If you frequent personal finance sites, you probably have run across an article or two advocating the development of an annual budget to manage your personal finances. After reflecting about the topic and thinking about my own personal finances, I don’t think the focus on a full fledged budgeting process is the best method.
Here’s what I’ve come to believe…Most people will not dedicate the time to developing a budget and sticking with the budget set. Typically, the budgeting process and the up-keep to track actual activity versus the original budget is more than your average person is willing to deal with. So, if budgeting is beyond what most people want to do in terms of personal finances, then what alternative exists that will help promote and maintain fiscal control?
The alternative I’ve used for many years looks at budgeting as a secondary consideration and savings as the primary. Let me explain…When you get paid, you take home say $4,000 per month or $48,000 annually. Based on what you’re bringing home you need to set a savings percentage. If you’re only looking at retirement and have 30+ years ahead of yourself, then a savings rate of 10% is a decent minimum. In dollars that’s $400 per month or $4,800 annually.
Side note: If you save $400 a month and are able to average a rate of return around 7% annually, over a 30 year period, you’d end up with around $500,000 in savings.
What placing savings at the paramount of your personal finance decisions does is it creates a hierarchy in which all other activity must adhere. Everything is seen through your savings lens. If you want a new car you must ask yourself how will it fit within the goal of saving for retirement or some other goal you have. You will still need to “budget” for the expense, but you won’t have to incorporate it into some grand budget.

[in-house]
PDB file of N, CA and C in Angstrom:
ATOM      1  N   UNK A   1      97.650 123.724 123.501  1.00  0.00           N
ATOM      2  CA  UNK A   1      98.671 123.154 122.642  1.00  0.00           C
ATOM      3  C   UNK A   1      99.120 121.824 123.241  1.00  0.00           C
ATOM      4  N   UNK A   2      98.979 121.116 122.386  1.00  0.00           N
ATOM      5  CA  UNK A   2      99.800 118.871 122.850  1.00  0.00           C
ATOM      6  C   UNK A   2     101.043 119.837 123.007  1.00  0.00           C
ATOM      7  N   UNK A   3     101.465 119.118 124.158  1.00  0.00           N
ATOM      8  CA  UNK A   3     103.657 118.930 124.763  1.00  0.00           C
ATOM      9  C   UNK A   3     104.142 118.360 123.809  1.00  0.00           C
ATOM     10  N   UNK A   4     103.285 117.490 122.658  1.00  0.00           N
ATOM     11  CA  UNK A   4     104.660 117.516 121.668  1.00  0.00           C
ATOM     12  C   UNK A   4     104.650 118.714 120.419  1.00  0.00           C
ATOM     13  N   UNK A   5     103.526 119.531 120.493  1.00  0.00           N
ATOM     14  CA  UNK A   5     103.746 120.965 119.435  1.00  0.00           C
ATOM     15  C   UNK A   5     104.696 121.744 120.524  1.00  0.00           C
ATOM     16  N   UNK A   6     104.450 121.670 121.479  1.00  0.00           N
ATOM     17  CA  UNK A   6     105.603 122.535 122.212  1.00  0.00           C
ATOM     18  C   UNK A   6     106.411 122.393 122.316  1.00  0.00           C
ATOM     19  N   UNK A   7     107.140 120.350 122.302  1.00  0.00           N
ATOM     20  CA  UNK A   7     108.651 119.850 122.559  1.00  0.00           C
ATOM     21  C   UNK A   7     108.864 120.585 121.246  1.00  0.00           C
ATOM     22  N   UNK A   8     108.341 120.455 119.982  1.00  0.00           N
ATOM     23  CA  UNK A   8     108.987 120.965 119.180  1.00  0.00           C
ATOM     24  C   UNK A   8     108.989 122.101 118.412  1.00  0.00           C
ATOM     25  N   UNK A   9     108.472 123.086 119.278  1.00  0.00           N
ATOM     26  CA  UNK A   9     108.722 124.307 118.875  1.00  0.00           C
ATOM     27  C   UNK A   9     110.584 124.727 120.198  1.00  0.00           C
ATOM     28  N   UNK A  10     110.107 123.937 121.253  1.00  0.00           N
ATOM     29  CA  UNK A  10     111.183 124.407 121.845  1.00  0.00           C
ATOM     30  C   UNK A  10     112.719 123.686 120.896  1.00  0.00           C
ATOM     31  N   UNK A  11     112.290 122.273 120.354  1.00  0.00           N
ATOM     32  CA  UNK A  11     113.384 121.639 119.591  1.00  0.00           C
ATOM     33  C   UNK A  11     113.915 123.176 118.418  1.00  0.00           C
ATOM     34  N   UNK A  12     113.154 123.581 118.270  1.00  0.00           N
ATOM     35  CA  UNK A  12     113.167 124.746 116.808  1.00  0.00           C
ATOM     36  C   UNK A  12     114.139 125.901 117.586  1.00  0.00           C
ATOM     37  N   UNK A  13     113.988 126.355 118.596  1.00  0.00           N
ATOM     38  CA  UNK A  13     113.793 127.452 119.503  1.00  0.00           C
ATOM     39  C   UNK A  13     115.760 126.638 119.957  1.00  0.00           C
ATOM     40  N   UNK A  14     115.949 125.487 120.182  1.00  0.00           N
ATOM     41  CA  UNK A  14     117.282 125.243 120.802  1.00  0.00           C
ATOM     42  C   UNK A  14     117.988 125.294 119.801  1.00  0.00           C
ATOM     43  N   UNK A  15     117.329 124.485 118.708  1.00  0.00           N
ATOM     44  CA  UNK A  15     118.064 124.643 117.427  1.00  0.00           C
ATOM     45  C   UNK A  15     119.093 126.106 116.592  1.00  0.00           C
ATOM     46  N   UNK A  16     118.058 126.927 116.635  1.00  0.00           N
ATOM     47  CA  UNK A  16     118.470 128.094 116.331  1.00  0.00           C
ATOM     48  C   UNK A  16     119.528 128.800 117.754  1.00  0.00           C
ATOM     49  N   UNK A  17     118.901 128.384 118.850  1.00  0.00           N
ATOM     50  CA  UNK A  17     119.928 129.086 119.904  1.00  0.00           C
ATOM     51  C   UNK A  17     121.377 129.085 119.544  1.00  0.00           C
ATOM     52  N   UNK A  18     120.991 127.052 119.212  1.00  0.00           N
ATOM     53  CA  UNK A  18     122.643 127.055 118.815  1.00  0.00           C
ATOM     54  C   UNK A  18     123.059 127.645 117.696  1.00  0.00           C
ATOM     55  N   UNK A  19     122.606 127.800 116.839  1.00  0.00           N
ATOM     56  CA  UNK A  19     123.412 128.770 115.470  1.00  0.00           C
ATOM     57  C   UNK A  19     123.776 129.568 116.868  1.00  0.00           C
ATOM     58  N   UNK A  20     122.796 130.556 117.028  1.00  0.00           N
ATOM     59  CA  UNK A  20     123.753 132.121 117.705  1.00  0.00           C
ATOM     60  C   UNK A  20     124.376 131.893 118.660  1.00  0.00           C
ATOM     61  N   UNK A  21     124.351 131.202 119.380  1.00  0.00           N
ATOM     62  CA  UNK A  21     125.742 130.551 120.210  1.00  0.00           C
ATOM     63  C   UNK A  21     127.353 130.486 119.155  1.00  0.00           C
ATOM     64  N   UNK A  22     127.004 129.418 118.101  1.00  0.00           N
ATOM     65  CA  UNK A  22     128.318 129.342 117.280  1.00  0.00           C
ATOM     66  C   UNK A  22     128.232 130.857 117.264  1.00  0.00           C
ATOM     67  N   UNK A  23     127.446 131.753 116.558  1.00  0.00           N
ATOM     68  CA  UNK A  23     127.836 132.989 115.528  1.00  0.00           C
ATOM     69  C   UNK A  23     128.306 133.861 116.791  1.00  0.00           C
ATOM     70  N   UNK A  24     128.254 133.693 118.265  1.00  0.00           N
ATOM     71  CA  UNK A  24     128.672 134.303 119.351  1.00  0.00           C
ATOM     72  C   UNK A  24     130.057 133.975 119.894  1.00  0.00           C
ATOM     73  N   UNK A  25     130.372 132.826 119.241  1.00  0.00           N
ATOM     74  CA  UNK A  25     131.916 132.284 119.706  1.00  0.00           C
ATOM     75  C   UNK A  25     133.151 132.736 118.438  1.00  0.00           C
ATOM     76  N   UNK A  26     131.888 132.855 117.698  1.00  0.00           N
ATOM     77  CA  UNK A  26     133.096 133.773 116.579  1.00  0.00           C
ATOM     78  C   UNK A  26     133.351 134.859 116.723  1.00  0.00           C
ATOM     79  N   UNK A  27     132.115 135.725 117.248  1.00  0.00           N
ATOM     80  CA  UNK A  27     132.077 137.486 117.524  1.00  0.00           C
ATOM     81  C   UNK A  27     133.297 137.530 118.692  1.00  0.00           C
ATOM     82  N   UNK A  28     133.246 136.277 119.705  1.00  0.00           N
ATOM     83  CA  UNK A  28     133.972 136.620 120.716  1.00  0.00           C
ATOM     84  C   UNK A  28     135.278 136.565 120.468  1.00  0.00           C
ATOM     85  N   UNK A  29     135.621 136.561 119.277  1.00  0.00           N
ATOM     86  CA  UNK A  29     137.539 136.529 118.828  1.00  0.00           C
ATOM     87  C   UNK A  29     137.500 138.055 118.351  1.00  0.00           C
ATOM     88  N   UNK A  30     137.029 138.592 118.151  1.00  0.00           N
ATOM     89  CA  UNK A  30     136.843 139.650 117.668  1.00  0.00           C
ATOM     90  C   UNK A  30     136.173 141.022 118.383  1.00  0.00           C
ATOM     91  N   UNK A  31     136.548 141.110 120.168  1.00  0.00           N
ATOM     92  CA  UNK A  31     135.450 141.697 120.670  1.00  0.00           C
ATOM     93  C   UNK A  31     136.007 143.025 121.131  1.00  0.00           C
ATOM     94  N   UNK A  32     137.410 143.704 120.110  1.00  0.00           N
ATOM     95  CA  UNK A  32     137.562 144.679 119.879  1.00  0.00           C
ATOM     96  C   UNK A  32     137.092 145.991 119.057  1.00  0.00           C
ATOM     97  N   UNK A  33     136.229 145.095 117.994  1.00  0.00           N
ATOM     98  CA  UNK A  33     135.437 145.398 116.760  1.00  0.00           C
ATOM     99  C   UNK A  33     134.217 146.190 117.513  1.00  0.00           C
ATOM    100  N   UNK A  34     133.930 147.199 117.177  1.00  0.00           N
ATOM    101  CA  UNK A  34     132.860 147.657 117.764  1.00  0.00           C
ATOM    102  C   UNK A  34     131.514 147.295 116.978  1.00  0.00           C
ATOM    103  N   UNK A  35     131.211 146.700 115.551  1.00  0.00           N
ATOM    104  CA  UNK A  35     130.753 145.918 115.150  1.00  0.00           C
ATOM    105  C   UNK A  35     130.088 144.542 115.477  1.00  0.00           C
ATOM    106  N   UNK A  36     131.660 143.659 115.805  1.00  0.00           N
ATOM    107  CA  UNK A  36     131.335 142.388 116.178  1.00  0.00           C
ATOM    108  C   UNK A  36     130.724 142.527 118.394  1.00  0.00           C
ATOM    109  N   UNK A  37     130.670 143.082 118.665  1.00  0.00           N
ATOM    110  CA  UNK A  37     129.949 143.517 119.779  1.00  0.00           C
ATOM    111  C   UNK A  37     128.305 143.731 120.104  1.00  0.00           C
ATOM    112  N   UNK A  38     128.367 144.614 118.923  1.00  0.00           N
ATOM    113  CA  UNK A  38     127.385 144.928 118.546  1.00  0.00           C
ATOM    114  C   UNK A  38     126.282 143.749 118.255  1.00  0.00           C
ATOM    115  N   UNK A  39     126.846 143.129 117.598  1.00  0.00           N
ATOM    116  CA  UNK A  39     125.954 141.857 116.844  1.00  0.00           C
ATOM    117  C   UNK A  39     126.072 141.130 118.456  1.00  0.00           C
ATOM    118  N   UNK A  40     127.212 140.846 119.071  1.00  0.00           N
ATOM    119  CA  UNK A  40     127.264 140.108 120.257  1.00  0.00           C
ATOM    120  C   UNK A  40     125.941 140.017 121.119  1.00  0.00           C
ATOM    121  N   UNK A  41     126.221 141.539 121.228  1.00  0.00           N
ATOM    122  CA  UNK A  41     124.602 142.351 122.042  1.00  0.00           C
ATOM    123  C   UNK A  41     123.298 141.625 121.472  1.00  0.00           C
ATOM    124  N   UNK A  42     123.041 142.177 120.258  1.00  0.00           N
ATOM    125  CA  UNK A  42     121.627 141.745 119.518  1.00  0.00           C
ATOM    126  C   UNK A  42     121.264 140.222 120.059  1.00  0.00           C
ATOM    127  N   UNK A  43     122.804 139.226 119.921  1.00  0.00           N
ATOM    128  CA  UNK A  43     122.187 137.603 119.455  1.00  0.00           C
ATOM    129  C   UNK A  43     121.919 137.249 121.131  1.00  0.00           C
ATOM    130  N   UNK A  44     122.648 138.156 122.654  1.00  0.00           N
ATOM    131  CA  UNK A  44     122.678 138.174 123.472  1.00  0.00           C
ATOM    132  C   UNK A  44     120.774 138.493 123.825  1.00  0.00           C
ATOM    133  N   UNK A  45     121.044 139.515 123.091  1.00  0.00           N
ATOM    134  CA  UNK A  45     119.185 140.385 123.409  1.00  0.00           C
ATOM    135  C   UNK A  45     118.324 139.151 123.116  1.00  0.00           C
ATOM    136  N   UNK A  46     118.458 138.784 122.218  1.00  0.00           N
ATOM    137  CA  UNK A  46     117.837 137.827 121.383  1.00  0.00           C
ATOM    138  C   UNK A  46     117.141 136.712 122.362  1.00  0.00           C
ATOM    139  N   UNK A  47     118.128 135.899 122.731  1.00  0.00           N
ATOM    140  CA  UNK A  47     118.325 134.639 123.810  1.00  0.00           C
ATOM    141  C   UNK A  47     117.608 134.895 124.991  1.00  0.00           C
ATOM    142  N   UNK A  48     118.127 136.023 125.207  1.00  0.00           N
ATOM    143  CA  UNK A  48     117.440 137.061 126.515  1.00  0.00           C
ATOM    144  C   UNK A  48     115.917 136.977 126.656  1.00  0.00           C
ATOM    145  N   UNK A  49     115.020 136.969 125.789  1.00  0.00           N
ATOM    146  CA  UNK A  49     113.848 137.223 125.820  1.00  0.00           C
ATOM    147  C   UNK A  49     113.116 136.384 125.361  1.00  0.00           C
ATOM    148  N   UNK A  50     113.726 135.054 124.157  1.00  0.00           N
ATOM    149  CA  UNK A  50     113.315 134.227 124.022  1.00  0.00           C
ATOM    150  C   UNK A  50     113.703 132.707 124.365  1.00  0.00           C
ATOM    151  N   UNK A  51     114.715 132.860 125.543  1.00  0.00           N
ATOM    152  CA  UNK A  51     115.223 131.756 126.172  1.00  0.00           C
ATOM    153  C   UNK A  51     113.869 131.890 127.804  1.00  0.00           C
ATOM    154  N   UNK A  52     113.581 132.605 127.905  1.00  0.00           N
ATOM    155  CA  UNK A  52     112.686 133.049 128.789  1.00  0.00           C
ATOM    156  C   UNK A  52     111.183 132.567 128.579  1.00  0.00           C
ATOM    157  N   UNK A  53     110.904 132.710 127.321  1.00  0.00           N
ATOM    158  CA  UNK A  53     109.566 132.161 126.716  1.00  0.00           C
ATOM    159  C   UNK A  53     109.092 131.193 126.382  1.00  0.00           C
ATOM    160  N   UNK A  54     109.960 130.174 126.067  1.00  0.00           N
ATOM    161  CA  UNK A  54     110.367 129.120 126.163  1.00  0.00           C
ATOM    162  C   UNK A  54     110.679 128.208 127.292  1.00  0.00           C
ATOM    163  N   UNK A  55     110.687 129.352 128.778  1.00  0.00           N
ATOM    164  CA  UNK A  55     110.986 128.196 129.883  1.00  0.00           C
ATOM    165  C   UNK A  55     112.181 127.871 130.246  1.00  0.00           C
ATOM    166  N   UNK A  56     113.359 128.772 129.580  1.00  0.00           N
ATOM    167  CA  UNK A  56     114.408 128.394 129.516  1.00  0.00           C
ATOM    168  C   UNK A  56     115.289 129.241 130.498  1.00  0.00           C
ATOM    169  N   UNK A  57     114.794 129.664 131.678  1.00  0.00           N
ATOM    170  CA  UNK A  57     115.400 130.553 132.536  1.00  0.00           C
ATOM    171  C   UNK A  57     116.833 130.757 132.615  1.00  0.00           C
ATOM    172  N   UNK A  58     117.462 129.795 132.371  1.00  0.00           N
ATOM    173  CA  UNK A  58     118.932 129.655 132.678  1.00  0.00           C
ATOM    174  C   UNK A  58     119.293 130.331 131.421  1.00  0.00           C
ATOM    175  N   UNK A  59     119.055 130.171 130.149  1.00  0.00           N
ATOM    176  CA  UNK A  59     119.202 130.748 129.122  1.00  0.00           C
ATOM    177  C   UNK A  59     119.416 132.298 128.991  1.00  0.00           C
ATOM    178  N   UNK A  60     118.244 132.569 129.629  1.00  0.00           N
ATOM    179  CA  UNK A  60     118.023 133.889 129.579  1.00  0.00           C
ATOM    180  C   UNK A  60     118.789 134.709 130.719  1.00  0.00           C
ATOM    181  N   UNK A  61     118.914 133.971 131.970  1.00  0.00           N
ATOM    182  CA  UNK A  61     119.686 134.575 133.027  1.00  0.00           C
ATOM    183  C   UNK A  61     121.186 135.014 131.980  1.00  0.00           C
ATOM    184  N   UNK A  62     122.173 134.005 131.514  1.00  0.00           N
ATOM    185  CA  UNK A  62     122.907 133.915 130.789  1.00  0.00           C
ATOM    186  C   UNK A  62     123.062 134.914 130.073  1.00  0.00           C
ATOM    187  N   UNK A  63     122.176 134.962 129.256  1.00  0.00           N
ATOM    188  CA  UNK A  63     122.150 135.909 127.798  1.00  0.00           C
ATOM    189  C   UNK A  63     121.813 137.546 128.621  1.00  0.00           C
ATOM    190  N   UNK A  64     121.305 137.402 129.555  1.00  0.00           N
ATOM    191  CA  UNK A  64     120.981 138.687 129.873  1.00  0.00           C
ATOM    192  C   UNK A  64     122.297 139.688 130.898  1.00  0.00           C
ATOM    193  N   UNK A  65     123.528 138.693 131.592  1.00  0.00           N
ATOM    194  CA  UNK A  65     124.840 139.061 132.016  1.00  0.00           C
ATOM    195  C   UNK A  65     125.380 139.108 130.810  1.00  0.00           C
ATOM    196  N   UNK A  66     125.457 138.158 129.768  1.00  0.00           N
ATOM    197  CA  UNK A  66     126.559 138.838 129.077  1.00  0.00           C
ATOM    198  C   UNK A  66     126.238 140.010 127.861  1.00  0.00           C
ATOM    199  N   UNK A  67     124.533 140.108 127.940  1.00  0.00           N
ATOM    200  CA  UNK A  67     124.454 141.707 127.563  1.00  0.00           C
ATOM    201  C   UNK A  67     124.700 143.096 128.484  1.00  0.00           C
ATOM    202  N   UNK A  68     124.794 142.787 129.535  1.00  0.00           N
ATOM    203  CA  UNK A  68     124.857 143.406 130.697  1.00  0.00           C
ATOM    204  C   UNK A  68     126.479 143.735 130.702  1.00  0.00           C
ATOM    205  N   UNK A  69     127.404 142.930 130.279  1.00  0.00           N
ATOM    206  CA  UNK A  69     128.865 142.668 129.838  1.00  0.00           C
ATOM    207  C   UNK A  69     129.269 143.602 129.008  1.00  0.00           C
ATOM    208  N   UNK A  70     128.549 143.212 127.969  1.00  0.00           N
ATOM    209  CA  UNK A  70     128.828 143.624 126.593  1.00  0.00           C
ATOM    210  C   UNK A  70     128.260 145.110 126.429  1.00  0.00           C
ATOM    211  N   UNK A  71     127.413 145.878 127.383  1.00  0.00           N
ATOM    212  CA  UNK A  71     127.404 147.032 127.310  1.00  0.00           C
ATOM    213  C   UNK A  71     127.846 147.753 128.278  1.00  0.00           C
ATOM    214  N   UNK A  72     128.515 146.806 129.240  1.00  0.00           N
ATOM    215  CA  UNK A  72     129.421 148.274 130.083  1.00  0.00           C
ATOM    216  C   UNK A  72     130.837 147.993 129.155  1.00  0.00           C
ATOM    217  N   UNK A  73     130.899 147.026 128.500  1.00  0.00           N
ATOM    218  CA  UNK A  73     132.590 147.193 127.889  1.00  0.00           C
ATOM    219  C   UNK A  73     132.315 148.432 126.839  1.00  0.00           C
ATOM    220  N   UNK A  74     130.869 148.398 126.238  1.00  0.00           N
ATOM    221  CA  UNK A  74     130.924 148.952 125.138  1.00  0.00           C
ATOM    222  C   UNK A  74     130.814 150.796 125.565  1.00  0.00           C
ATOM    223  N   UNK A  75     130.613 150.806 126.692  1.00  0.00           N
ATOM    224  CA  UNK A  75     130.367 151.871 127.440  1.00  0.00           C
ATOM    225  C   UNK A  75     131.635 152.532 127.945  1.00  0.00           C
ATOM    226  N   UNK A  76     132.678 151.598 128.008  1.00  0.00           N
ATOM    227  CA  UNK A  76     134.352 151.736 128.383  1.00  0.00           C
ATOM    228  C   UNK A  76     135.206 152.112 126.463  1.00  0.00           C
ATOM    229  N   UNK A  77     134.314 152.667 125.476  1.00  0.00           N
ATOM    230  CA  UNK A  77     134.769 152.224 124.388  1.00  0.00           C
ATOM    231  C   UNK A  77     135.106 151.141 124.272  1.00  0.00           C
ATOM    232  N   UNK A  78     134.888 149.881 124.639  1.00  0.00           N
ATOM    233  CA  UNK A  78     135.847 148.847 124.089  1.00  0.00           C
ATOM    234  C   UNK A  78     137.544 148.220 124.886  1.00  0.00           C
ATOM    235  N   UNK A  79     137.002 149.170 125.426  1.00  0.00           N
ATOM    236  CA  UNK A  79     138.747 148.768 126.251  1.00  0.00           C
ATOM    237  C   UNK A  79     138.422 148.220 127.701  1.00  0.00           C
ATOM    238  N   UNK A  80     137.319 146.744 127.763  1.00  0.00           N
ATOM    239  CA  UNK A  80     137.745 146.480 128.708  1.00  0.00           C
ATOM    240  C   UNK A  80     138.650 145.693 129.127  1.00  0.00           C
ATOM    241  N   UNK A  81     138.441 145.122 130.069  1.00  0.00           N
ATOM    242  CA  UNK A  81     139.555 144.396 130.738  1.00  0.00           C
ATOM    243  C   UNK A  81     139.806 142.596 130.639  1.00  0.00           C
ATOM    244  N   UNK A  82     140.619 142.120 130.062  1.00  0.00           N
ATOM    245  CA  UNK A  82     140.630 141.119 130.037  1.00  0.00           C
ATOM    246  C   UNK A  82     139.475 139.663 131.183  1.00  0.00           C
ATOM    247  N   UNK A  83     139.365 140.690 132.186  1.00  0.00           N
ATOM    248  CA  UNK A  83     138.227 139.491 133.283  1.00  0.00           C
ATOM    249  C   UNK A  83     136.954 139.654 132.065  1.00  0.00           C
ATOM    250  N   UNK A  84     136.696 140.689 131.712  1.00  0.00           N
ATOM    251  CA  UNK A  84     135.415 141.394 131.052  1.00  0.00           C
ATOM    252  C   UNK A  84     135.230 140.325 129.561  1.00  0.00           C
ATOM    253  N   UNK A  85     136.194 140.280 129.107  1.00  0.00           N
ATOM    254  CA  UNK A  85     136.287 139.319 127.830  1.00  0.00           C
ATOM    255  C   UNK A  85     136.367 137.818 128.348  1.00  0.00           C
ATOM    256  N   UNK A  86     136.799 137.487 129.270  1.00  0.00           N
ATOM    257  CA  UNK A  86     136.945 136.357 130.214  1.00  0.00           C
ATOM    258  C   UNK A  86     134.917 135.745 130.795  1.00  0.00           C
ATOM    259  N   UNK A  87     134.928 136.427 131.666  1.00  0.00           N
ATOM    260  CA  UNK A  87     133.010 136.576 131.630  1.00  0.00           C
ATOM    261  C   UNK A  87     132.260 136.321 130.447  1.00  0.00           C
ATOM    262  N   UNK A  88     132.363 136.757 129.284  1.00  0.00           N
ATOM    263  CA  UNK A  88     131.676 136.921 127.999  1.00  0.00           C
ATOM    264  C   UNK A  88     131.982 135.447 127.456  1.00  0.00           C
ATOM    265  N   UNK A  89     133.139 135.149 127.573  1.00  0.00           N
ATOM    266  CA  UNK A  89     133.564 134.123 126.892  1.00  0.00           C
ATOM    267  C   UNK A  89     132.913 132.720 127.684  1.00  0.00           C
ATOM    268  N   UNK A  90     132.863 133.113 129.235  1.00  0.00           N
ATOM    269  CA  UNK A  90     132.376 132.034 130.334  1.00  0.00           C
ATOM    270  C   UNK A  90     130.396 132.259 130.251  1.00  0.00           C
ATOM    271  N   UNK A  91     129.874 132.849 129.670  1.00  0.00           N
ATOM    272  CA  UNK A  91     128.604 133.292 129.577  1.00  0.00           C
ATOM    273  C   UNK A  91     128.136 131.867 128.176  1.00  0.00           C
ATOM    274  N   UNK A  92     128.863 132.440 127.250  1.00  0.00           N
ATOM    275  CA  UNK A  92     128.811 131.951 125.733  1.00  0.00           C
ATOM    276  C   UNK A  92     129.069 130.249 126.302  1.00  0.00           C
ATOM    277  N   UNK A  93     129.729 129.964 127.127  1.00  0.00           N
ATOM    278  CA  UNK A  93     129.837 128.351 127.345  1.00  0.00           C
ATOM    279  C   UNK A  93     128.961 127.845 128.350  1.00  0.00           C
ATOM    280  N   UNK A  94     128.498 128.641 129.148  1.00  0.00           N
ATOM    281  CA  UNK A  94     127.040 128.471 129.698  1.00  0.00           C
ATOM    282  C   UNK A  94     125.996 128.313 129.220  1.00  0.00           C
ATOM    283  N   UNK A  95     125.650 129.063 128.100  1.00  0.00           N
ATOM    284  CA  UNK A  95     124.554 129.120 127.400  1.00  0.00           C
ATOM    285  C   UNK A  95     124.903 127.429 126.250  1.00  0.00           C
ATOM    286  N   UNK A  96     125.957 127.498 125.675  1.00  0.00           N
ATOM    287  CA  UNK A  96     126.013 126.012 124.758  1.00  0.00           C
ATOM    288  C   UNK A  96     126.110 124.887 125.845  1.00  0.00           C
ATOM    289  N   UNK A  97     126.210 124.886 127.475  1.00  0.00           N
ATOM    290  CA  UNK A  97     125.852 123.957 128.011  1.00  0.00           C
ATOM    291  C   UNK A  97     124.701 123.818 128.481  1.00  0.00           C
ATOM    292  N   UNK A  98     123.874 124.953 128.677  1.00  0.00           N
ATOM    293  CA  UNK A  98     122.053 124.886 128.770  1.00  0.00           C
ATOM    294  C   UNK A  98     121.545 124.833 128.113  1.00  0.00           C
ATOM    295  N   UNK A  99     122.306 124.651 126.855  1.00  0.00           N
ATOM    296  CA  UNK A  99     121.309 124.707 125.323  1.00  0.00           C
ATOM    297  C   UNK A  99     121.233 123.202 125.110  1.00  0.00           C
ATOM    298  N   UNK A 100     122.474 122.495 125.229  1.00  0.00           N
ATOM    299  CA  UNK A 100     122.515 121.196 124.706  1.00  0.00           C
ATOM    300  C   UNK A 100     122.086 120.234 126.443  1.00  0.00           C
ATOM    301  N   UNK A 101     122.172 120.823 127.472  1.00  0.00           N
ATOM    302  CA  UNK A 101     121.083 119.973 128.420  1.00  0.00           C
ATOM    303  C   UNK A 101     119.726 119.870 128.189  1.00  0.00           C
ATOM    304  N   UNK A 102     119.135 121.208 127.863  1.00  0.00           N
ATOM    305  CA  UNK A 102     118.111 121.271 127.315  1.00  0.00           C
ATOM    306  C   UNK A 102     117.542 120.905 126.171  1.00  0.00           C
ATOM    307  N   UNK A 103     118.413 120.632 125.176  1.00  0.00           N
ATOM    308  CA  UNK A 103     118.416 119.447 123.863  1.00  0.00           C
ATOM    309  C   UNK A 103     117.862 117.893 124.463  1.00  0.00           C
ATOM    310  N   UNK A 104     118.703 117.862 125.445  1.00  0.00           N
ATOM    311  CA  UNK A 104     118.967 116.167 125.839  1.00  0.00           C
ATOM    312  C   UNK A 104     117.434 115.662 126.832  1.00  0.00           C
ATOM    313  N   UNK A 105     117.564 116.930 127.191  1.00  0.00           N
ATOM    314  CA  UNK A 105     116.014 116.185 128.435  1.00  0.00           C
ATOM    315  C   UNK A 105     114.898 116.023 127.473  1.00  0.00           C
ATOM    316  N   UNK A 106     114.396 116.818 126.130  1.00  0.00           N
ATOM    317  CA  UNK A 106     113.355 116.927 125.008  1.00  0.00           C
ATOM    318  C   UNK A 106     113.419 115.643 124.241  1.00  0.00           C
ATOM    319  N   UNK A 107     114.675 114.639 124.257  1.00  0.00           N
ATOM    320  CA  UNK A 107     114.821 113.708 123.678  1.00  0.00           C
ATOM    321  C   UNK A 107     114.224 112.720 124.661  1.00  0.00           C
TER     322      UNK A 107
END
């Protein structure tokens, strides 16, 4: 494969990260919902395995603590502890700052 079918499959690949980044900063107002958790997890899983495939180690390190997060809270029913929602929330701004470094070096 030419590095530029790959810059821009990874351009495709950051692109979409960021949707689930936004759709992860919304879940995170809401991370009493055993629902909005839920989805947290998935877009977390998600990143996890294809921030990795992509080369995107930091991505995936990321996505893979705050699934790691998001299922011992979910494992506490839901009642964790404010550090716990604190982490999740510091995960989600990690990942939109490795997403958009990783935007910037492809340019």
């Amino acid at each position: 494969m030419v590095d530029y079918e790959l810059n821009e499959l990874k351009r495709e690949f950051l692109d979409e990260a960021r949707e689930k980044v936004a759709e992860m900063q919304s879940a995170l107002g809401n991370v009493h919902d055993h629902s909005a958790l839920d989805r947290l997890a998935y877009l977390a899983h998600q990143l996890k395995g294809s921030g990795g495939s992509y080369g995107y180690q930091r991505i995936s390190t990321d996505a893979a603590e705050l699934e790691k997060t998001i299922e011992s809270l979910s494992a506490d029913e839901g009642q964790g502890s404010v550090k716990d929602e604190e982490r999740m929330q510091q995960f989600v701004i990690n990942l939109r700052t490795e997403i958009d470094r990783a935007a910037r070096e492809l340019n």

I understand that the idea posed above might sound a little too simplistic. It’s not. Take a look at your bills over the past month or two. Have you been able to save anything? What costs can you adjust? What costs cant you adjust within the next month or next quarter? The costs you can adjust are variable and they are you biggest asset to crafting a saving percentage into your personal finance regimen.
To help you determine where you are and where you want to be, I have available a Monthly Budget Worksheet. It identifies what your fixed and variable expenses are and shows graphically how the items measure compared to your monthly income. (It’s completely free, you don’t have to sign up for anything)
To conclude, putting your savings goal at the pinnacle of your personal finances (That means the piggy bank eats before any other need…) makes the rest of your personal finance choices take a subservient role. If you’re able to keep your focus on your savings goal and not falter, then the act of creating a full scale annual budget is not something you need.